When we start getting ready to pack for El Camino de Santiago we spend a lot of our time thinking in all the stuff we need to take and how to avoid making our rucksack heavy.
In my experience I can assure you that, after every Camino you finish, you realise that you could have done with fewer things than the ones you finally decided to take. As logic will have it, every season has its own climate, therefore each season will require specific items of clothing to suit the different kinds of weather we will face.
We have to remember that the majority of the Jacobean routes traverse the north of the Iberian peninsula, so even if we decide to travel in spring or summer, we can still encounter low temperatures, heavy rain, fog, wind or even snow, so it is better not to become complacent, cold is, after all, one of pilgrim’s worst enemies.
When it comes to what clothing to take, there is no written rule that one needs to follow blindly, for a start, every person has a different tolerance to temperature and its changes. About brands and styles, there are many out there. My recommendation is to spend an afternoon in a shopping centre where you can try, by touching and seeing in situ all the products, so you can decide. Usually the shop attendants where they sell mountain clothing are quite clued up and can give you good advice.
In my opinion, your clothing for El Camino should include this:
TO WALK IN ANY SEASON
These would be equally essential in cold season as in warm season, especially given that we never know when rain might come. An impermeable boot will stop water, mud or sand getting in our feet and it will help with keeping our feet dry, which is essential to avoid getting blisters and chafing that could ruin our trip. Even if we are lucky enough to escape the rain, it is not unusual to encounter rivers, streams, puddles and muddy footpaths. Some people prefer to use trainers, these can be helpful in sections of tarmac road because the feet will get less hot, but if the sole is very soft we will notice every single pebble and irregularity on the road. Also, trainers become sponge-like when it rains. I would recommend to take some light trainers for resting time and as emergency shoes, in case your boots break or get soaking wet.
I never tire of repeating that one of the most important allies in El Camino is taking good care of your feet; one way of achieving this is with a bit of investment. You will hear and read lots of theories about socks; sport socks inside-out so you don´t feel the seams; executive socks under sport socks, so they glide; or thick socks to avoid chafing, as I said, there is a world of theories. It is worth spending a bit of money in technical socks, you will see the difference. The special material used in them hugs the feet, it has been designed to avoid chafing and to enable the feet to breath, stopping the feet getting hot and softened which will make them prone to getting blisters. Three pairs of socks should suffice, provided you wash the ones you use on the day. I also like taking a pair of cotton socks for resting time, I use them with my flip flops, I know is not very stylish but it is very comfortable.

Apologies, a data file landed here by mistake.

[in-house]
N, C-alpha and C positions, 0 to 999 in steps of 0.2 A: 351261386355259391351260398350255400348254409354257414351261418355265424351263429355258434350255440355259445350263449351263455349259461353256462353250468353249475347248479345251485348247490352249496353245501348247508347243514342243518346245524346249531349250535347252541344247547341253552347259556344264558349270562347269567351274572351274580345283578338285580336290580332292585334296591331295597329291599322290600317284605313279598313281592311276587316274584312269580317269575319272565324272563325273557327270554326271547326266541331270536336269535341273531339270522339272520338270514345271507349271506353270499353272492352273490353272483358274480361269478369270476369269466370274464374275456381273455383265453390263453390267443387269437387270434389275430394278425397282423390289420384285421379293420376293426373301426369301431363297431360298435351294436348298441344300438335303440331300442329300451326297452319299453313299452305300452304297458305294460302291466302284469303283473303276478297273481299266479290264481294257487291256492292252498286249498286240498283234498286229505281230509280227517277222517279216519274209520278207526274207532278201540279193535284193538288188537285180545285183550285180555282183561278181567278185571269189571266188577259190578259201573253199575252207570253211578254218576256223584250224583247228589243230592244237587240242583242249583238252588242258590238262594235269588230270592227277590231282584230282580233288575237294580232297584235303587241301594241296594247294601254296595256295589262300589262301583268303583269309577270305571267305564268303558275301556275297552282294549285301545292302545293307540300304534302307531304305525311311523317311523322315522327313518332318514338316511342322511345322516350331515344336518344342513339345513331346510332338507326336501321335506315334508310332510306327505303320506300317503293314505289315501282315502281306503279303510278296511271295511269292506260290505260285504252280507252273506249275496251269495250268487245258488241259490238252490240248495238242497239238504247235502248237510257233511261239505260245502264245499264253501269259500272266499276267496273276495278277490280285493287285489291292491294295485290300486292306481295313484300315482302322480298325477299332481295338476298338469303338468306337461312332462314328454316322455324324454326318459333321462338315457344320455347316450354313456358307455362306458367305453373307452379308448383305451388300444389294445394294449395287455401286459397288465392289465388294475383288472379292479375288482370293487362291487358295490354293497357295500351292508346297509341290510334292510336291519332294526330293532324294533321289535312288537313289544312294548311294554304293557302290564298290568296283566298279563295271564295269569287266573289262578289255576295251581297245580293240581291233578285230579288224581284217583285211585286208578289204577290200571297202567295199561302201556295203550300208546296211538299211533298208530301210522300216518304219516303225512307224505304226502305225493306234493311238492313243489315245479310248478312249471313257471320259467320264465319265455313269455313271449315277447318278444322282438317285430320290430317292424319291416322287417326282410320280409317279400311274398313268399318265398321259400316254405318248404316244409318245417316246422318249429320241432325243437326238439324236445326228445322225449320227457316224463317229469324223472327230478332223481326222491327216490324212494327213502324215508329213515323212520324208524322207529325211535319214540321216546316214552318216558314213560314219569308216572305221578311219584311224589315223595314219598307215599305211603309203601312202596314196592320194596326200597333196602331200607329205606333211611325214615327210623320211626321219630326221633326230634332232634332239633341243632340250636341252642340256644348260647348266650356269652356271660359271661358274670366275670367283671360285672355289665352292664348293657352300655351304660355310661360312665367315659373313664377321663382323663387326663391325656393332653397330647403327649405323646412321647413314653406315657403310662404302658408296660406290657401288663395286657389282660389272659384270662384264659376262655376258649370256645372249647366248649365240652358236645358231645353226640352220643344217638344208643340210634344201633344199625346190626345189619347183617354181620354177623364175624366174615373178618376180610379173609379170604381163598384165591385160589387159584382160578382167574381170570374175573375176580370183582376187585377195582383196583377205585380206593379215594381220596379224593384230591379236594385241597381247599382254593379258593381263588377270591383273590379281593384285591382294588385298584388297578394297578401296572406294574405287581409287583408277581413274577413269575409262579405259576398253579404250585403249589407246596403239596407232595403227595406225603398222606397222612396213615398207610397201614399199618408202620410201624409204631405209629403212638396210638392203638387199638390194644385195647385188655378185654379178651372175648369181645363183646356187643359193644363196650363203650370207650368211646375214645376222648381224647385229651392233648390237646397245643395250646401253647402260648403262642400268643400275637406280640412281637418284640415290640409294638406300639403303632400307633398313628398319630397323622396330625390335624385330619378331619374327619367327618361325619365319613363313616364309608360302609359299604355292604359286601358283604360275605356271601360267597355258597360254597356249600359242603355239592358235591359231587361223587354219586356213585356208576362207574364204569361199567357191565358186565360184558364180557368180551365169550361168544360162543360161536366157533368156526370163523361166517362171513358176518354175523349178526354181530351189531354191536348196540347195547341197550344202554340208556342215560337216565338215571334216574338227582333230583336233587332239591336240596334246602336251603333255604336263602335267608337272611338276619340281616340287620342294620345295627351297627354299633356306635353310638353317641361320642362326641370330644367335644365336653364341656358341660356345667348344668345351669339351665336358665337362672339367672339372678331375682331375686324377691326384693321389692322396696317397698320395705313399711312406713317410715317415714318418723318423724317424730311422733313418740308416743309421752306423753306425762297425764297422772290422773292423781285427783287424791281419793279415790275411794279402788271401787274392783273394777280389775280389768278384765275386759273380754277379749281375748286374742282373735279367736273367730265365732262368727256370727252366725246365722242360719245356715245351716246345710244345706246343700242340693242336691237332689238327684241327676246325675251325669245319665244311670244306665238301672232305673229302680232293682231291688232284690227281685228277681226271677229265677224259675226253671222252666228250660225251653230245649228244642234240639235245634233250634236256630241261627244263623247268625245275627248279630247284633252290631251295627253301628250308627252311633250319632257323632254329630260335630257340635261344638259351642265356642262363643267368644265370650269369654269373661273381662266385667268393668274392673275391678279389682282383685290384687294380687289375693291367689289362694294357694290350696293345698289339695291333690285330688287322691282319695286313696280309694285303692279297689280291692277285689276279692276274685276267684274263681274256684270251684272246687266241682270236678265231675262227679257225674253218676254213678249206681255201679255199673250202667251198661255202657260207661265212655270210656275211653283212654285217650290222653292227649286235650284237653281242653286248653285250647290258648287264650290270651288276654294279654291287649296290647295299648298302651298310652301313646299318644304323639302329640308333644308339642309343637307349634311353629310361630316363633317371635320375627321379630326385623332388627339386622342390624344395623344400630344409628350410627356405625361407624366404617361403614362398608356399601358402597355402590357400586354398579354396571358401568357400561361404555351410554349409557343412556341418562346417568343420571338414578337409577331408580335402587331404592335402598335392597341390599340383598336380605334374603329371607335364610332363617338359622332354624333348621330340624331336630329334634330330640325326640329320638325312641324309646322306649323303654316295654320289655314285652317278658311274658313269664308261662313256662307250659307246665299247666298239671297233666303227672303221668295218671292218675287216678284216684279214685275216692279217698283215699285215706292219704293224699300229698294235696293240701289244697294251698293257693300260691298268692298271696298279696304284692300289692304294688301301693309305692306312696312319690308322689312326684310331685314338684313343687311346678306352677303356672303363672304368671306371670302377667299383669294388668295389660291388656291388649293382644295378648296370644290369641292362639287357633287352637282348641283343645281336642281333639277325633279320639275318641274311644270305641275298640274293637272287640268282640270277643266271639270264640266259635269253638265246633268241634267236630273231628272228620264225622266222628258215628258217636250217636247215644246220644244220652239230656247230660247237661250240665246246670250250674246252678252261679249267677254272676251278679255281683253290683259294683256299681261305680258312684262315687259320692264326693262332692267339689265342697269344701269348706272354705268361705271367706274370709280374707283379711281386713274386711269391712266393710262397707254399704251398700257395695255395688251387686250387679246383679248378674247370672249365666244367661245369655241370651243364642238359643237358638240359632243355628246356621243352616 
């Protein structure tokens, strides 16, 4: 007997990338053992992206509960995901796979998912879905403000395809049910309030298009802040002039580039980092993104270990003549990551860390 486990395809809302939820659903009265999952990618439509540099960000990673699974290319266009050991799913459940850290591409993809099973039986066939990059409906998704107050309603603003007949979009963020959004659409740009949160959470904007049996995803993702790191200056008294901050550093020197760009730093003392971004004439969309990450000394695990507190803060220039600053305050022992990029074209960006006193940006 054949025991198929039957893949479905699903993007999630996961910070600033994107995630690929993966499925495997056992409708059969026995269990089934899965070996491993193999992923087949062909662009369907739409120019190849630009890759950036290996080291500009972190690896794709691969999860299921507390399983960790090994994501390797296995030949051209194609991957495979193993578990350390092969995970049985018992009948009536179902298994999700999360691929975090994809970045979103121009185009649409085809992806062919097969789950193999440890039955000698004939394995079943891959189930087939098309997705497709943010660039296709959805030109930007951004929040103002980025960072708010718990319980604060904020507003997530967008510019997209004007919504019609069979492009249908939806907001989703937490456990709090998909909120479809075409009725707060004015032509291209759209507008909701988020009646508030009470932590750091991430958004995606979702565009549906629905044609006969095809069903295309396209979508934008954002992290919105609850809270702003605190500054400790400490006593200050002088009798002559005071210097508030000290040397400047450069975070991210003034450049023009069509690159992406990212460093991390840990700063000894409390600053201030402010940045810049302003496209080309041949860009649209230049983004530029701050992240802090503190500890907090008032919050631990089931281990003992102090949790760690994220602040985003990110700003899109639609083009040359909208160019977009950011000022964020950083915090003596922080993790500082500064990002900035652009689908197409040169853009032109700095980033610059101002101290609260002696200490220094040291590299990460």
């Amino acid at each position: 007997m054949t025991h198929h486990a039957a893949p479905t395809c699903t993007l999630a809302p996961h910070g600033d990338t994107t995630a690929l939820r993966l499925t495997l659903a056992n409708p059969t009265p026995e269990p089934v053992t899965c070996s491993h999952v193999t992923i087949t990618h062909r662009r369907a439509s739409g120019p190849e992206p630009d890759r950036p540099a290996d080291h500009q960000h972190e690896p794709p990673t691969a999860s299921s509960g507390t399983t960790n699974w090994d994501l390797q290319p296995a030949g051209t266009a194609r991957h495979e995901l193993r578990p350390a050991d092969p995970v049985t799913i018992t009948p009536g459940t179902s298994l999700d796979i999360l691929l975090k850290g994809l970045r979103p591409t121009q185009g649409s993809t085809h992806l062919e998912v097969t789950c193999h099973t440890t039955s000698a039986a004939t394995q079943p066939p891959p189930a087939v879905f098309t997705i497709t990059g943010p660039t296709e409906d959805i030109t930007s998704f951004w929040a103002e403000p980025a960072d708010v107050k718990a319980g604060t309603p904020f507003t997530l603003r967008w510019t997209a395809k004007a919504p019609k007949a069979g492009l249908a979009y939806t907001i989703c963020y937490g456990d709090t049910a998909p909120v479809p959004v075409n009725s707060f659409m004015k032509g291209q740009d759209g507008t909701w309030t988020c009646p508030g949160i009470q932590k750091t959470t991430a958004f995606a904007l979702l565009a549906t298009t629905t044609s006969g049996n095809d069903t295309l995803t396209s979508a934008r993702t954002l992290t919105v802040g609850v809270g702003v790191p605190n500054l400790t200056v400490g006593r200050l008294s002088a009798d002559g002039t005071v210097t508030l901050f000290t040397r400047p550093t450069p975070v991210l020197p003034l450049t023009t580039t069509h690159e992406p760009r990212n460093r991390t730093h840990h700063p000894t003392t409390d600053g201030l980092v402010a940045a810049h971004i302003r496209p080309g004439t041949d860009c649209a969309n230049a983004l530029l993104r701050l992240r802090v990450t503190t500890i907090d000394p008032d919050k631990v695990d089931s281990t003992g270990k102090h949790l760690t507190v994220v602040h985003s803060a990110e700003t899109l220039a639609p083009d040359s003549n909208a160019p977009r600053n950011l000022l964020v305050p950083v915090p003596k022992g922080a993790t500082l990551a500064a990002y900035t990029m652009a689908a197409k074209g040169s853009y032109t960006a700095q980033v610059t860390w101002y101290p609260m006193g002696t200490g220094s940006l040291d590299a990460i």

Trainers for resting time
In this topic my heart is torn between the advantages and disadvantages. Some days they have been very useful and some days they have been redundant, but I always end up taking them. As I mentioned above, when talking about boots, trainers can be useful on tarmac road because the feet get less hot, the material and design of trainers usually allow for good breathing of the feet. But if we don´t want our rucksack to be too heavy we would opt for a light pair of trainers, which can translate in one with thin soles, therefore you will feel everything on the road. On the other hand, they can be useful if your boots get wet and you do not have enough time to dry them up, or if you want to wear something other than your boots for your resting time.
Some people even use them for walking…for some this works well, but generally it is not advisable. They are a good option for resting time, so your feet get good airing at the end of a hard day. If you have blisters or chafing it is also good to use flip flops, so they allow these to dry better. They are absolutely essential to use in public showers, so we avoid warts and other fungal infections that could ruin our trip.
In warm weather it is very likely that we will be only wearing t-shirts most of the time. Ideally they will be made of synthetic material, these are moist wicking and temperature regulating fabrics; cotton is not advisable because it is very absorbent material and very little transpirable. I usually take a cotton t-shirt for resting time, I find the cotton feeling is more agreeable for these moments.
They should have the same features as the short sleeve t-shirts, they should combine perfectly with these. Usually the long sleeve one goes over the short sleeve one, as a second layer. I always take at least two, depending on what season I am walking.
If we are walking in winter, we can skip shorts altogether, unless we are going to stay in a hotel with a spa. We can always take some convertible trousers with zips to shorten them, if needed be. For the summer months they are a must, though. When it gets very hot there is nothing better than having your legs well aired, but beware of the sun, many people fail to protect their legs with sunproof lotion and it is not unusual to see sunburnt calves out there.
There is not much to say about long trousers. In cold months it is better to take at least two pairs, one for walking and another for resting time, although a third pair would not go amiss if we get caught in the rain or if our second pair fails to dry in time after washing. In warmer months convertible trousers with zips to make them short or long are a good idea. Sometimes, even in warmer months, the mornings can be quite fresh and it might be an option to start with long trousers and then shorten them up when it starts getting too hot.
Walking under the rain can be an exhilarating experience, or a nightmare if we are not dress appropriately. Rain can find us at any time, even in seasons when there is meant to be little or no rain. In the north of Spain is common to get several days of rain in a row and probably we will not be able to afford the luxury to wait for better weather. The raincoat is an item of clothing that can have a double function: to protect us from the rain and also to keep us warm. Because is not made of breathable material, it will retain our body heat, but remember that will also make you sweaty inside.